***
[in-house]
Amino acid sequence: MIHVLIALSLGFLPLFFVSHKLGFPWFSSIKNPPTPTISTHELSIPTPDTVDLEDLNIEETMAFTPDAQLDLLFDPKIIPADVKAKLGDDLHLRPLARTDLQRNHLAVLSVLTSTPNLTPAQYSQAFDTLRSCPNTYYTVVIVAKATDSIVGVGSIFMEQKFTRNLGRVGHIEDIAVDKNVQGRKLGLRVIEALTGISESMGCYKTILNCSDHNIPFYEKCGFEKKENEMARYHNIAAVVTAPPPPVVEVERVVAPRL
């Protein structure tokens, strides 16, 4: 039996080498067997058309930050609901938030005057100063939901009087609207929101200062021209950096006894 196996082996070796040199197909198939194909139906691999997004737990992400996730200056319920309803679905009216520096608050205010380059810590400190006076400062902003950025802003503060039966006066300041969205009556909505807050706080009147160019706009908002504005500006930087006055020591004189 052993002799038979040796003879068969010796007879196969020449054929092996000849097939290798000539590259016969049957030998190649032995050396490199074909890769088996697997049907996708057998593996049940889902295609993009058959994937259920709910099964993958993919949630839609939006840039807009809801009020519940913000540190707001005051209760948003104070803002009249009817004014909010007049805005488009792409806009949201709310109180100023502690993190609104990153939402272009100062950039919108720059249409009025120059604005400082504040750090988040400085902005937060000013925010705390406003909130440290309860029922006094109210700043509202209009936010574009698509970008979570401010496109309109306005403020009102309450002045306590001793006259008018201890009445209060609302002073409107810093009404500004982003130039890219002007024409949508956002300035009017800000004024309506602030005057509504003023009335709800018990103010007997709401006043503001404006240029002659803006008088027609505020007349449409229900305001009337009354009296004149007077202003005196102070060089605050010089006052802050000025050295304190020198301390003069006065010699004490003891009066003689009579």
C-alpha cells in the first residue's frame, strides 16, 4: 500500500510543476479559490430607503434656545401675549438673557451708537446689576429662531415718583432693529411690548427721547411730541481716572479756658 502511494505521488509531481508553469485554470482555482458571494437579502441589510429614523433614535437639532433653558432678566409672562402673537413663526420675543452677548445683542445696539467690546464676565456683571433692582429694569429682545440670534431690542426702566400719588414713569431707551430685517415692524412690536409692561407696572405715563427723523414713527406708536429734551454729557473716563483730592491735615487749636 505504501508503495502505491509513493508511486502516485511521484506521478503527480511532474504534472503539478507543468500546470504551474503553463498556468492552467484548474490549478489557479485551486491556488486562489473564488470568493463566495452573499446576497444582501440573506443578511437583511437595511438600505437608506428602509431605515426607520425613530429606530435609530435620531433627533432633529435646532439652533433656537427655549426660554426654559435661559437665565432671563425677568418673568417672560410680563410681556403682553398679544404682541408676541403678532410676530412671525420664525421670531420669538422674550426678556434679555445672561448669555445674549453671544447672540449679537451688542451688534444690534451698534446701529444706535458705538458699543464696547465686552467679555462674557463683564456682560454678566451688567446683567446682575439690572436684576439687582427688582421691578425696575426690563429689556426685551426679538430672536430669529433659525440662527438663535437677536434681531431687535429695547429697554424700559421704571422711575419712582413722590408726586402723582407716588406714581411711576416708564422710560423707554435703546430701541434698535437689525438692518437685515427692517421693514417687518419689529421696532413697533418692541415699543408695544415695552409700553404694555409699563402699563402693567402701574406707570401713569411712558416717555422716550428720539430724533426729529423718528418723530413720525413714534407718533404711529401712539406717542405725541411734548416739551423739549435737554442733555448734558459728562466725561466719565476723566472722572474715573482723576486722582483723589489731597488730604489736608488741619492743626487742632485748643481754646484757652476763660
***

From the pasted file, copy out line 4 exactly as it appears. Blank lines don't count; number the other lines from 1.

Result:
C-alpha cells in the first residue's frame, strides 16, 4: 500500500510543476479559490430607503434656545401675549438673557451708537446689576429662531415718583432693529411690548427721547411730541481716572479756658 502511494505521488509531481508553469485554470482555482458571494437579502441589510429614523433614535437639532433653558432678566409672562402673537413663526420675543452677548445683542445696539467690546464676565456683571433692582429694569429682545440670534431690542426702566400719588414713569431707551430685517415692524412690536409692561407696572405715563427723523414713527406708536429734551454729557473716563483730592491735615487749636 505504501508503495502505491509513493508511486502516485511521484506521478503527480511532474504534472503539478507543468500546470504551474503553463498556468492552467484548474490549478489557479485551486491556488486562489473564488470568493463566495452573499446576497444582501440573506443578511437583511437595511438600505437608506428602509431605515426607520425613530429606530435609530435620531433627533432633529435646532439652533433656537427655549426660554426654559435661559437665565432671563425677568418673568417672560410680563410681556403682553398679544404682541408676541403678532410676530412671525420664525421670531420669538422674550426678556434679555445672561448669555445674549453671544447672540449679537451688542451688534444690534451698534446701529444706535458705538458699543464696547465686552467679555462674557463683564456682560454678566451688567446683567446682575439690572436684576439687582427688582421691578425696575426690563429689556426685551426679538430672536430669529433659525440662527438663535437677536434681531431687535429695547429697554424700559421704571422711575419712582413722590408726586402723582407716588406714581411711576416708564422710560423707554435703546430701541434698535437689525438692518437685515427692517421693514417687518419689529421696532413697533418692541415699543408695544415695552409700553404694555409699563402699563402693567402701574406707570401713569411712558416717555422716550428720539430724533426729529423718528418723530413720525413714534407718533404711529401712539406717542405725541411734548416739551423739549435737554442733555448734558459728562466725561466719565476723566472722572474715573482723576486722582483723589489731597488730604489736608488741619492743626487742632485748643481754646484757652476763660